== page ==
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Untapped Potential: The Call for UK’s Hemp Industry Investment Amplifies


Earlier this month, the co-chair of the UK’s APPG for Industrial Hemp and CBD, Ronnie Cowen, made an impassioned plea to parliament for government investment in the UK’s hemp industry.

A week after the Spring budget was announced, Mr Cowen questioned why hemp had been overlooked, not only as a provider of jobs and investment into the UK economy, but as a key tool in helping reach targets to reduce carbon emissions.

This topic was explored in more detail the following day during the Annual General Meeting of the APPG, where the Founder & CEO of Unyte Group, Jamie Bartley, explained why private investment alone is not enough to fund the significant expansion in infrastructure needed to allow the industry to flourish.

The hemp opportunity

During his budget speech on March 06, Chancellor Jeremy Hunt made little direct reference to climate change or carbon reduction initiatives, in what analysts described as a missed opportunity for green industry investment.

With Labour also recently rolling back on their £28bn green investment pledge, speculation that the UK could soon emulate President Biden’s green industry-focused Inflation Reduction Act appears to be just that for now.

Despite this, as Mr Cowen pointed out in his speech, the government is now ‘throwing some sizable chunks of money at lowering carbon emissions’, including a £120m increase in funding for the ‘green industries growth accelerator’ (GIGA), a fund for the expansion of clean energy supply chains, alongside plans to invest heavily in nuclear energy.

However, he questioned: “If we want to decarbonize our energy sector, if we want to stimulate agriculture, if we want to reduce plastic waste, if we want to reduce landfills, and if we want to improve our environment and increase agricultural yield, then why was there absolutely no mention whatsoever of hemp?”

He suggested that there are still people in the UK who hear hemp and fear the spread of recreational cannabis, an attitude ‘based in ignorance’.

Notably, he cited the recent example of Jersey Hemp, a hemp cultivator that was unfairly banned from importing into the UK in June last year by the Home Office, which is now understood to have admitted acting unlawfully.

“After months of legal action in the UK courts, the Home Office has finally admitted it acted unlawfully in relation to Jersey Hemp.

“I only mention this, as it’s symptomatic of the lack of vision of the UK government and lack of understanding when it comes to the hemp plant.”

Investment and infrastructure

The next day, Mr Bartley helped address some of the issues raised by Mr Cowen in Parliament, including why the UK isn’t taking more advantage of the opportunity presented by hemp.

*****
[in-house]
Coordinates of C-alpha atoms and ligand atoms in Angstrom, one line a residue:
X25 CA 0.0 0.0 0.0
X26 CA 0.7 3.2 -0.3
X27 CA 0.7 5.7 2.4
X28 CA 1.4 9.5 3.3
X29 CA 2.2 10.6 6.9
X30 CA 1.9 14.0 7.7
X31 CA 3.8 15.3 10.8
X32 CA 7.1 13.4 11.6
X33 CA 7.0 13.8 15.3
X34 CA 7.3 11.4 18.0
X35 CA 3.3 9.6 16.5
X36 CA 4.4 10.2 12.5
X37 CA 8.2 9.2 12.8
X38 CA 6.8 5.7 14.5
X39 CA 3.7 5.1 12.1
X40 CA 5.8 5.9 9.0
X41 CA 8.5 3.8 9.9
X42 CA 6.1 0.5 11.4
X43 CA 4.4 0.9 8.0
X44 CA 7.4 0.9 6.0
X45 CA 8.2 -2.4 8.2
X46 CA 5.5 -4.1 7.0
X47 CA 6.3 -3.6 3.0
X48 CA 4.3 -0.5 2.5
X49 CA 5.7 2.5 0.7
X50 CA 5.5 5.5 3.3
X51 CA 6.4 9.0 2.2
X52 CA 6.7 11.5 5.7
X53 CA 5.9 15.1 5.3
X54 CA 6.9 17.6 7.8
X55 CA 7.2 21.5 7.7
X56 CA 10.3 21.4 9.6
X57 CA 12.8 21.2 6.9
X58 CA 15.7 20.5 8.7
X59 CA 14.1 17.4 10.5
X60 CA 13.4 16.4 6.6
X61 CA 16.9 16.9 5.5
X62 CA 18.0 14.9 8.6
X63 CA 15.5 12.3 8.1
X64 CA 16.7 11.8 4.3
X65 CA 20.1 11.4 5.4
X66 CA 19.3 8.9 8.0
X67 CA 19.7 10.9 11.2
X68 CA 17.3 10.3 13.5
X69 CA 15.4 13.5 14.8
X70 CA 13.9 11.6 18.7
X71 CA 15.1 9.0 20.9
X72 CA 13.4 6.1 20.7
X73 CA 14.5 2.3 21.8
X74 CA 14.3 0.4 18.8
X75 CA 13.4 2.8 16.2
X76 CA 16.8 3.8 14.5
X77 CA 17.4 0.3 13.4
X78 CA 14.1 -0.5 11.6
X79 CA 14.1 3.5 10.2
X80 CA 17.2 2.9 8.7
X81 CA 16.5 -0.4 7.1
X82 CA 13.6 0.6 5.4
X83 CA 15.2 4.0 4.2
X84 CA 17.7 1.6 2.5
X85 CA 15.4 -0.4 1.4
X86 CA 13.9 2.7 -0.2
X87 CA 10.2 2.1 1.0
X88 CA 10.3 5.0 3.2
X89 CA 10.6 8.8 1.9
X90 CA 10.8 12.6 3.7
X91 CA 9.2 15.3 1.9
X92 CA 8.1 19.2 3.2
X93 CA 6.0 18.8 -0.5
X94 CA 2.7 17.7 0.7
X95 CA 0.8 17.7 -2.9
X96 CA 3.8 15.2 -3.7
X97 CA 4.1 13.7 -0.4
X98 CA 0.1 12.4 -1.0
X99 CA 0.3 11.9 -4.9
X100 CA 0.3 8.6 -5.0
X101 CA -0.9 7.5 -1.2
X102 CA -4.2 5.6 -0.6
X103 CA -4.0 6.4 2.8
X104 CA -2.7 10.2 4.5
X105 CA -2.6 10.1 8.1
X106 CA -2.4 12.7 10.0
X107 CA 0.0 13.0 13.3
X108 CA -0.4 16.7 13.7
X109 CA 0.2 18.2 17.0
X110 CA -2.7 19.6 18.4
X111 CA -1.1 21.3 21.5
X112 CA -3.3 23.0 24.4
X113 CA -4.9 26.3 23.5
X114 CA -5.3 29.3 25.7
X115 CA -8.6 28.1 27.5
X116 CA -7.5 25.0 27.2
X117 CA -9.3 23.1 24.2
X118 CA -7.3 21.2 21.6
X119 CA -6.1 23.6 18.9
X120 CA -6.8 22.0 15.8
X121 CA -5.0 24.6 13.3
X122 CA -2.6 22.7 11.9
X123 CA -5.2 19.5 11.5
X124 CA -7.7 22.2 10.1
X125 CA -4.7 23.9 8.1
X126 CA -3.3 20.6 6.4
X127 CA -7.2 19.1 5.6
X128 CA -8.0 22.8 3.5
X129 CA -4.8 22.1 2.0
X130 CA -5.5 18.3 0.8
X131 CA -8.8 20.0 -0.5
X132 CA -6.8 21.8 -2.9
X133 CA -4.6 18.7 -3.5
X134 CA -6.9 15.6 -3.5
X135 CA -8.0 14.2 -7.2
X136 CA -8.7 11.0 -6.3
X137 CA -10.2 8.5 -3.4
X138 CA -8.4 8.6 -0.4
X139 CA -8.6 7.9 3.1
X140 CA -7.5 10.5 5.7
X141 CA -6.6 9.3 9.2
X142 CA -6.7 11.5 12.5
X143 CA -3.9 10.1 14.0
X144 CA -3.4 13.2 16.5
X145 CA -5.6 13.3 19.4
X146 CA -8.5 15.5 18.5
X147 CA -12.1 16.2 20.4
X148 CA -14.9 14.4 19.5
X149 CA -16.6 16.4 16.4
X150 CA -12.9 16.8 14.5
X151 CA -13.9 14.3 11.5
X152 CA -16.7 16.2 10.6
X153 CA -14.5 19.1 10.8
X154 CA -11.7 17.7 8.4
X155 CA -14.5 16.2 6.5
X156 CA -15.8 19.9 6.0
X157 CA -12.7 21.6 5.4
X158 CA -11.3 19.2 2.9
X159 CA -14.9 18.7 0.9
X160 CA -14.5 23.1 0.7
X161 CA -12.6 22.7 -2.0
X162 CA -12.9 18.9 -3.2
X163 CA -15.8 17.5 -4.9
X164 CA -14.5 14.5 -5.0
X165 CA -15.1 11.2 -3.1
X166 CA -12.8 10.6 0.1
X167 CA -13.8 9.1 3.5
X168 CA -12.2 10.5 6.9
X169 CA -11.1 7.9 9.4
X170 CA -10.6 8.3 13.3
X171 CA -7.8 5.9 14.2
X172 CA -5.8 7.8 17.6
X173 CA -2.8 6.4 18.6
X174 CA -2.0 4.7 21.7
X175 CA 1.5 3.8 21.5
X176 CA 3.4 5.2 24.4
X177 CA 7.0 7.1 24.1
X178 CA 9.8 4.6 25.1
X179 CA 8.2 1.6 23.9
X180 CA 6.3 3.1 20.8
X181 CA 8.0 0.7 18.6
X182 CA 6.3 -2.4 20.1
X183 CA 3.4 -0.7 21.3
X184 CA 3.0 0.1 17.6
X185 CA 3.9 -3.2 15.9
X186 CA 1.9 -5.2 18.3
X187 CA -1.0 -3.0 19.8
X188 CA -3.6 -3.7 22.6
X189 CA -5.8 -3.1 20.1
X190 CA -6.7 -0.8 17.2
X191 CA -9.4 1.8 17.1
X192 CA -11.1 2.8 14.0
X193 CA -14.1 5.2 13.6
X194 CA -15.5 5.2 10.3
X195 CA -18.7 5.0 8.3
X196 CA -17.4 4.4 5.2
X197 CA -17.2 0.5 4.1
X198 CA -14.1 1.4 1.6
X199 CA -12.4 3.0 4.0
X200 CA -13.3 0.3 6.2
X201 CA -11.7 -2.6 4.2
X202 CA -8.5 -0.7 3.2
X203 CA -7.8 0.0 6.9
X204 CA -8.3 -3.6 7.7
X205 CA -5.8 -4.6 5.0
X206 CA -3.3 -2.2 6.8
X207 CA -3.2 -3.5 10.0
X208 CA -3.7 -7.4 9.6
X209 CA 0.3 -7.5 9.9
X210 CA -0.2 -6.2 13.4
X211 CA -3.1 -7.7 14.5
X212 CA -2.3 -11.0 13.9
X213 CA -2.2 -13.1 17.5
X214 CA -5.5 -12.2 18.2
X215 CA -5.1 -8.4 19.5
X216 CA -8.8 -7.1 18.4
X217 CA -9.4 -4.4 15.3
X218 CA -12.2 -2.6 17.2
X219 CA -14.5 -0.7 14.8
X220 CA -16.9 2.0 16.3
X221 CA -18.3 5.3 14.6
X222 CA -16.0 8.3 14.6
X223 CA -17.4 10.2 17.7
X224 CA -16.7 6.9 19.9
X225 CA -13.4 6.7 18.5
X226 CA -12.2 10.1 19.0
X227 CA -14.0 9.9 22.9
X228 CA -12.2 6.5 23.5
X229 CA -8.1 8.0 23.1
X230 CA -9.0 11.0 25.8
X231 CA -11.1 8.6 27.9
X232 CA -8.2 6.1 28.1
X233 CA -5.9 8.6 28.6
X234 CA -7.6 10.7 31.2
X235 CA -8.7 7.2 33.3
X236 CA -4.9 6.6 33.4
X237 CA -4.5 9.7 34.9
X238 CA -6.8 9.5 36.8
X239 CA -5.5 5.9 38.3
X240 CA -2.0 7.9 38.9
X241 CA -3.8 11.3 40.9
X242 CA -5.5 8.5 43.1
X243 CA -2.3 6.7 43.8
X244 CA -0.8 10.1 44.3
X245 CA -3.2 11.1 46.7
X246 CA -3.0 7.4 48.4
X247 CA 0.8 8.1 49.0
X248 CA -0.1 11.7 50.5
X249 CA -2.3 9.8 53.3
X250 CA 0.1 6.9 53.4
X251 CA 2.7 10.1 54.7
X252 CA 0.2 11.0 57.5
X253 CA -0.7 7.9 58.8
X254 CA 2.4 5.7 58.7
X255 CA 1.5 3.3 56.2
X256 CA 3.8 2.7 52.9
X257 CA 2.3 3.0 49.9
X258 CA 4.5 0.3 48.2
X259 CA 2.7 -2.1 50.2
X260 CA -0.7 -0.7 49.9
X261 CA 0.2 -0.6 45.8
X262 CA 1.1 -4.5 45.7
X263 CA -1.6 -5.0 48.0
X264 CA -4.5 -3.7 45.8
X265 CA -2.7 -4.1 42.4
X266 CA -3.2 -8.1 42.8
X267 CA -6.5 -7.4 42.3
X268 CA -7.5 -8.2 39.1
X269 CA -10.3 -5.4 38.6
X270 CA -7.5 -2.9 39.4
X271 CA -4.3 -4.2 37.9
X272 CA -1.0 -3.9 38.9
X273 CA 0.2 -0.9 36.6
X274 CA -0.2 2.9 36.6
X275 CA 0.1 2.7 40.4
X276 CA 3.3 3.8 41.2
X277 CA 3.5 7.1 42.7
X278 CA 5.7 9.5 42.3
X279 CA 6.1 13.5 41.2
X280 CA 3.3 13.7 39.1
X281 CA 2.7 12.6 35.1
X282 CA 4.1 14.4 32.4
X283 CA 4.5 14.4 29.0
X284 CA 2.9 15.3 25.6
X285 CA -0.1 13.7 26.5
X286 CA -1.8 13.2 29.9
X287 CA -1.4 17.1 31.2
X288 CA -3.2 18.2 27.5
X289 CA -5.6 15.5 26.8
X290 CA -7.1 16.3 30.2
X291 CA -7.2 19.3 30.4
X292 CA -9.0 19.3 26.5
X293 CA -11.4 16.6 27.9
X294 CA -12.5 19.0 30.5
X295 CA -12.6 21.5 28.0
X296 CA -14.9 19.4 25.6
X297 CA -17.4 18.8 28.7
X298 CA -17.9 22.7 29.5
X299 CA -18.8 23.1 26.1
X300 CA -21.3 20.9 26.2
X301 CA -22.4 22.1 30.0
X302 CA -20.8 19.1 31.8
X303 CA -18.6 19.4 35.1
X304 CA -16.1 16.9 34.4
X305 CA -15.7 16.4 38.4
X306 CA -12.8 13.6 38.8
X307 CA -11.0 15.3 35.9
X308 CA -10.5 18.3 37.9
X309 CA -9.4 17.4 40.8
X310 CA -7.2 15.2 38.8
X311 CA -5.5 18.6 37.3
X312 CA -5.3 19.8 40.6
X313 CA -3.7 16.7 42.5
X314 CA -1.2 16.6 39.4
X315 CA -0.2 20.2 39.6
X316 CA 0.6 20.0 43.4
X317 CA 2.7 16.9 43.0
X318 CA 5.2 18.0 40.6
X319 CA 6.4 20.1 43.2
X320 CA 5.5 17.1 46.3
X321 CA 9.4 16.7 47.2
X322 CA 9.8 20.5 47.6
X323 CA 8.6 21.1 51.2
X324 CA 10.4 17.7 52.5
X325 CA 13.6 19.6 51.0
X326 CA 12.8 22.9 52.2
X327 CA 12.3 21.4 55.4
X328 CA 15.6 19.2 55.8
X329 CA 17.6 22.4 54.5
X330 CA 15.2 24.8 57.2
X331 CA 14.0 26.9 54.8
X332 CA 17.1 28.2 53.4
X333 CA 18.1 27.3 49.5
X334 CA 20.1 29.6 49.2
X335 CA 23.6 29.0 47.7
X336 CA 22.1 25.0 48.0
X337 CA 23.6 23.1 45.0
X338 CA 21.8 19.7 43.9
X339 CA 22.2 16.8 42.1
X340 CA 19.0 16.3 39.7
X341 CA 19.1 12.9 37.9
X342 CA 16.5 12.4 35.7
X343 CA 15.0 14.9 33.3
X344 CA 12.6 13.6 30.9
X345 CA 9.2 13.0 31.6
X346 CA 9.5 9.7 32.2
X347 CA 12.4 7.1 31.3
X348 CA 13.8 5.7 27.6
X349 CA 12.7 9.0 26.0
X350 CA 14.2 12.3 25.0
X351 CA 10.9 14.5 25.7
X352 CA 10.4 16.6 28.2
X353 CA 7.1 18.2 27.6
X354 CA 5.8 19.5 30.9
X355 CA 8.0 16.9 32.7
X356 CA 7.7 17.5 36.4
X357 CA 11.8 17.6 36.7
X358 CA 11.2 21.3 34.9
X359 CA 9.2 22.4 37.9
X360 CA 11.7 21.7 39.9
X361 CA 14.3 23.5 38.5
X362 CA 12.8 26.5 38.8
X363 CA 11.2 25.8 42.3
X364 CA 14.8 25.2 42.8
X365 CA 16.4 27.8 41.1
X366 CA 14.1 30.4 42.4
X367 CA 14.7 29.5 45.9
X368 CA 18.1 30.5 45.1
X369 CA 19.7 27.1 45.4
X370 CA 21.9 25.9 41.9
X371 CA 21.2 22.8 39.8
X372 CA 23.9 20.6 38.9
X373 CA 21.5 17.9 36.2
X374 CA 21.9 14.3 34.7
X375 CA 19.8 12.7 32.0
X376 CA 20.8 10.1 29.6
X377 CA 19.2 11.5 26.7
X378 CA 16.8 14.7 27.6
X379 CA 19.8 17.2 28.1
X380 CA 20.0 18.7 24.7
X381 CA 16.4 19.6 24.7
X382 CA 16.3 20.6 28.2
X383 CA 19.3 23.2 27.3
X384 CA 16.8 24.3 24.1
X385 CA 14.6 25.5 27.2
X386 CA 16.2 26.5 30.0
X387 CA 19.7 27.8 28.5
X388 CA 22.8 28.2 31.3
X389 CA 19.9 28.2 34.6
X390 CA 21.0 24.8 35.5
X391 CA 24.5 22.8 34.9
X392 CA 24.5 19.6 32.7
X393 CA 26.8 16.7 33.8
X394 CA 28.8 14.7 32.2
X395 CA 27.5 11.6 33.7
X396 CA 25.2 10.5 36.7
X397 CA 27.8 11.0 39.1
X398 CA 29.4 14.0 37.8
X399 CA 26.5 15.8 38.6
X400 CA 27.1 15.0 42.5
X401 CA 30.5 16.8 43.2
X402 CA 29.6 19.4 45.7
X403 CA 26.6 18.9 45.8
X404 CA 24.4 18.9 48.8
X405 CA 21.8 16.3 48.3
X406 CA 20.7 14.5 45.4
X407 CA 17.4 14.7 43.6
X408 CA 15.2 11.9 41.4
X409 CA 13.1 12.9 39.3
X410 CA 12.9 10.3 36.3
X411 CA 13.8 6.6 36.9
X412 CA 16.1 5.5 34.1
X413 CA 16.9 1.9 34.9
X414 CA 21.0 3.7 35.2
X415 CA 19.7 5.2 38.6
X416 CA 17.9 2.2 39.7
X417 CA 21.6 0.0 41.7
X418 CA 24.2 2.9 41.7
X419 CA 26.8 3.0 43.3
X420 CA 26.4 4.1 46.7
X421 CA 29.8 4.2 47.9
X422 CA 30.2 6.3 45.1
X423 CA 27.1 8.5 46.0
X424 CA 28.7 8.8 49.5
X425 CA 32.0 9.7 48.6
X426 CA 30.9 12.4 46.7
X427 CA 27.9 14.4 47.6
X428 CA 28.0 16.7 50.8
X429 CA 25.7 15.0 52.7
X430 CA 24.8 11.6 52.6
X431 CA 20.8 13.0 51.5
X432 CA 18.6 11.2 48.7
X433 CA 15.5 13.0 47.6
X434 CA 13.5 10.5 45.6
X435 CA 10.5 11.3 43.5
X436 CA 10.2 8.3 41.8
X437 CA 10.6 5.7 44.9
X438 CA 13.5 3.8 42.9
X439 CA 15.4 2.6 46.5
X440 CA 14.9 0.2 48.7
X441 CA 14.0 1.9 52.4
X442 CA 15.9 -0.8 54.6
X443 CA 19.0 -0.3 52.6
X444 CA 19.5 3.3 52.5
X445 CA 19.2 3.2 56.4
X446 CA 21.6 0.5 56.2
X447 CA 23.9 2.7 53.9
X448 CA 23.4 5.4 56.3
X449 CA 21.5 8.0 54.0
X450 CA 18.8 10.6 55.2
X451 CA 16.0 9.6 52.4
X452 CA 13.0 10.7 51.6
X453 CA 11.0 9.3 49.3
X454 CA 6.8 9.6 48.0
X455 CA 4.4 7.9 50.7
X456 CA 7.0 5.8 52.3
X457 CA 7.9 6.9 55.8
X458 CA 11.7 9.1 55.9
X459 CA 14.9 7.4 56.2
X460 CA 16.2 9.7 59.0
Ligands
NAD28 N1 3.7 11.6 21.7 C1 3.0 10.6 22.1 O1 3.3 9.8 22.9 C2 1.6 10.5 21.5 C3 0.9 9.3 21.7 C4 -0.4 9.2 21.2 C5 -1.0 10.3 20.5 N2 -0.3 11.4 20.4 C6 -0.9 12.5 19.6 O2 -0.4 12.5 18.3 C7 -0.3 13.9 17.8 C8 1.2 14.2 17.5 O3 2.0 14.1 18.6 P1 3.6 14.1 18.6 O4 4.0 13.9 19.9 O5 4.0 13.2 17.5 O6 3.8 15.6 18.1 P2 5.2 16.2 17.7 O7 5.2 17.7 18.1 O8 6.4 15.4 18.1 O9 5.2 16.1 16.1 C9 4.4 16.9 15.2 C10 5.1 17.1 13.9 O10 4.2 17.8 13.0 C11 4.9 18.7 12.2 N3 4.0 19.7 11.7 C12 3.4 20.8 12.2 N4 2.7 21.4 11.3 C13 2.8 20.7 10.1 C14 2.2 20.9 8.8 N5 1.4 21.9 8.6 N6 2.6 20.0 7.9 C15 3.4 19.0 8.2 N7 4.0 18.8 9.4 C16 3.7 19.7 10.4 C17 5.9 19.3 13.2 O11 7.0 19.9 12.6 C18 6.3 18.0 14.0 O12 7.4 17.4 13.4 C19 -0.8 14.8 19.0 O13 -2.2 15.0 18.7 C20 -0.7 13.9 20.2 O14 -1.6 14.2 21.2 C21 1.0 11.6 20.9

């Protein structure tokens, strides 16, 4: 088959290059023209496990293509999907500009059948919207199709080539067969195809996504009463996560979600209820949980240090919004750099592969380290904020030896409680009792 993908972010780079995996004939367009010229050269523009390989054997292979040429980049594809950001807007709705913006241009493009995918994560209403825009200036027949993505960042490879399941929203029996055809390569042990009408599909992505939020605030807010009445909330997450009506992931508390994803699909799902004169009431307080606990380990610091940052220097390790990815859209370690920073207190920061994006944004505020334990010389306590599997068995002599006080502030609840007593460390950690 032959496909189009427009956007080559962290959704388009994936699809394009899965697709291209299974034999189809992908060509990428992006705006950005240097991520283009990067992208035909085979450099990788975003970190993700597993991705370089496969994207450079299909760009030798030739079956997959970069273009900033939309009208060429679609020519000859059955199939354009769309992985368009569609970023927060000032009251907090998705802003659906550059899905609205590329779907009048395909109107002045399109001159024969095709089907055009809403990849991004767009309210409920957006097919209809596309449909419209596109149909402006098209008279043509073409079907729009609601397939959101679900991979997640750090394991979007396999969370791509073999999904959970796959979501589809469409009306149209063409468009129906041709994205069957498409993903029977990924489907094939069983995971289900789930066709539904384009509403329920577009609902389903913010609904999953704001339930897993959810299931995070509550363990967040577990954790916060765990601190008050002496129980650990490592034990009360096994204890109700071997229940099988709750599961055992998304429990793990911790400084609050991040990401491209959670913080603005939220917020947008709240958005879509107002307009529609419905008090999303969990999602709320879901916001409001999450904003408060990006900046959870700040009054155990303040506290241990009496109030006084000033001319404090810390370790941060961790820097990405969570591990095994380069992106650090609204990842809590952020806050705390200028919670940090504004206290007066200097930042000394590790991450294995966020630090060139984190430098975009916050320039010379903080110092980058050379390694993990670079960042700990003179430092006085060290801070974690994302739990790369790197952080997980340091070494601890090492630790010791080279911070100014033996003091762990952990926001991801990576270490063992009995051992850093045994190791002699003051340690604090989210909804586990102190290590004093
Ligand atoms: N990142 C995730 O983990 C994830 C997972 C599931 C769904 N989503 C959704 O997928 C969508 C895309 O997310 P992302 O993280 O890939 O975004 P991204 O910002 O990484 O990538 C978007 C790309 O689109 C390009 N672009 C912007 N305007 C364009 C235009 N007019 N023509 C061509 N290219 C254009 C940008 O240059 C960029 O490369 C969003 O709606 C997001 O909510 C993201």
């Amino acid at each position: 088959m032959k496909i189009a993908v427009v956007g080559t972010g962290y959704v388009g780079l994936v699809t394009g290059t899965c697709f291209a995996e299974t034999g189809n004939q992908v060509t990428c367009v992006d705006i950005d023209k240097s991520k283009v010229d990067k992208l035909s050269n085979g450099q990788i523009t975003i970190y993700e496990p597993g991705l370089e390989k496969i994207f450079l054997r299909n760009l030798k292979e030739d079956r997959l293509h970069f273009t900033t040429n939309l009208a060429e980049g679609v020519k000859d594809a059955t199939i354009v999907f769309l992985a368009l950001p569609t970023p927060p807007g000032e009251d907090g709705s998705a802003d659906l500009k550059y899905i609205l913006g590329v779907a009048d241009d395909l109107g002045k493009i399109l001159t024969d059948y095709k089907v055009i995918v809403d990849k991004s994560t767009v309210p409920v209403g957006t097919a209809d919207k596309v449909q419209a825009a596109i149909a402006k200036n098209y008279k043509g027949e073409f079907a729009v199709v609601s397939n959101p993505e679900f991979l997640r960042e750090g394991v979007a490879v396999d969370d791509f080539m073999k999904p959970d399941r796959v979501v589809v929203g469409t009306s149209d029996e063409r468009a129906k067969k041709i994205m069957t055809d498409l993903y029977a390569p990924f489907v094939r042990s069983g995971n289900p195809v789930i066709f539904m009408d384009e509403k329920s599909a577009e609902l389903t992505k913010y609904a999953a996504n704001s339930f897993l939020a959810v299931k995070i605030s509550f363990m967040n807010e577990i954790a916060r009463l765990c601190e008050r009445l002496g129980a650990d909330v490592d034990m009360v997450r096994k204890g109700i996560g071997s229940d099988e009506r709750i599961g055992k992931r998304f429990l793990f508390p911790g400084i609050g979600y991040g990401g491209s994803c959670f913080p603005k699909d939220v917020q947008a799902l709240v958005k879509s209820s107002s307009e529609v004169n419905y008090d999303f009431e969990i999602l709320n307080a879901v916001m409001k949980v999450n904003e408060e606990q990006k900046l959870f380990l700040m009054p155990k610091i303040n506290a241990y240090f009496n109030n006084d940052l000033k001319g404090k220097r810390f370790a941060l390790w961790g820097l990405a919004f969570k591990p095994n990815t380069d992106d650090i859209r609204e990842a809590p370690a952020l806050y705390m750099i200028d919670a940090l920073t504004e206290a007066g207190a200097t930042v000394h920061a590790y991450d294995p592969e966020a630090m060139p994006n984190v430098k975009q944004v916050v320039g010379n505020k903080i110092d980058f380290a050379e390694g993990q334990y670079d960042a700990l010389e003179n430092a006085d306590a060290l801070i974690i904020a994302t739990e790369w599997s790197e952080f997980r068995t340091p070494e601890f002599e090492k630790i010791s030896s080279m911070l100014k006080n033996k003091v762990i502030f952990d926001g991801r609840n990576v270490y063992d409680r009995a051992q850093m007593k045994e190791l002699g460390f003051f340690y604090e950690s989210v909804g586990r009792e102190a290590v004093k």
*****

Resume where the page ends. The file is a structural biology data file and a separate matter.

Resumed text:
“Why aren’t we doing this more? There is a massive amount of infrastructural investment needed… Private investment cannot do it alone in my mind; we need government investment too.”

As the CEO of Tenacious Labs, the former secretariat of the APPG, Nicholas Morland explained to the committee, only a fraction of the capital that investors are willing to bring into the market is currently available.

This is for two key reasons. The first is the UK’s strict licensing framework, which requires the THC level in hemp to be below 0.2%.

“THC content is a big risk for investors,” Mr Bartley said, adding that the ongoing dramatic swings in temperature due to climate change ‘stress’ the plant and cause THC levels to spike, making crops redundant.

This is driving investors to other European countries with more forgiving limits for hemp farmers.

Yet, the key barrier to attracting hemp investment remains the Proceeds of Crime Act (POCA), legislation that continues to penalise industrial hemp farmers in the UK regardless of the THC content of the crops they’re growing.

Lawyers, insurers, and banks remain unable to provide services due to POCA, meaning the path for investment capital to enter the market remains severely restricted.

The APPG has been pushing to amend POCA for months, seeking to emulate a similar amendment in Jersey which has made the Crown Dependency a thriving hub for cannabis businesses.

Mr Morland added: “Conversations surrounding POCA in Parliament and the House of Lords have been incredibly productive… but getting that turned into something useful in terms of legislation is hard, even with the people we have on side.”

“I’m really excited, it feels like we’ve got momentum… The one piece we’re missing is someone from the top to execute on these initiatives, they’re too big for people or departments to do under their own initiative.”

As Mr Bartley points out, the government has a huge opportunity in front of it, not just in being able to meet its 2050 net zero targets with new green building materials and carbon sequestration initiatives, but in being able to create jobs, support local industry, and ‘level up local economies’.

With the industry already providing a detailed blueprint for reform, and the ‘private sector willing to provide solutions’ to many of the barriers in place, both the APPG and Mr Cowen called on the government to ‘lead the charge’ on hemp.



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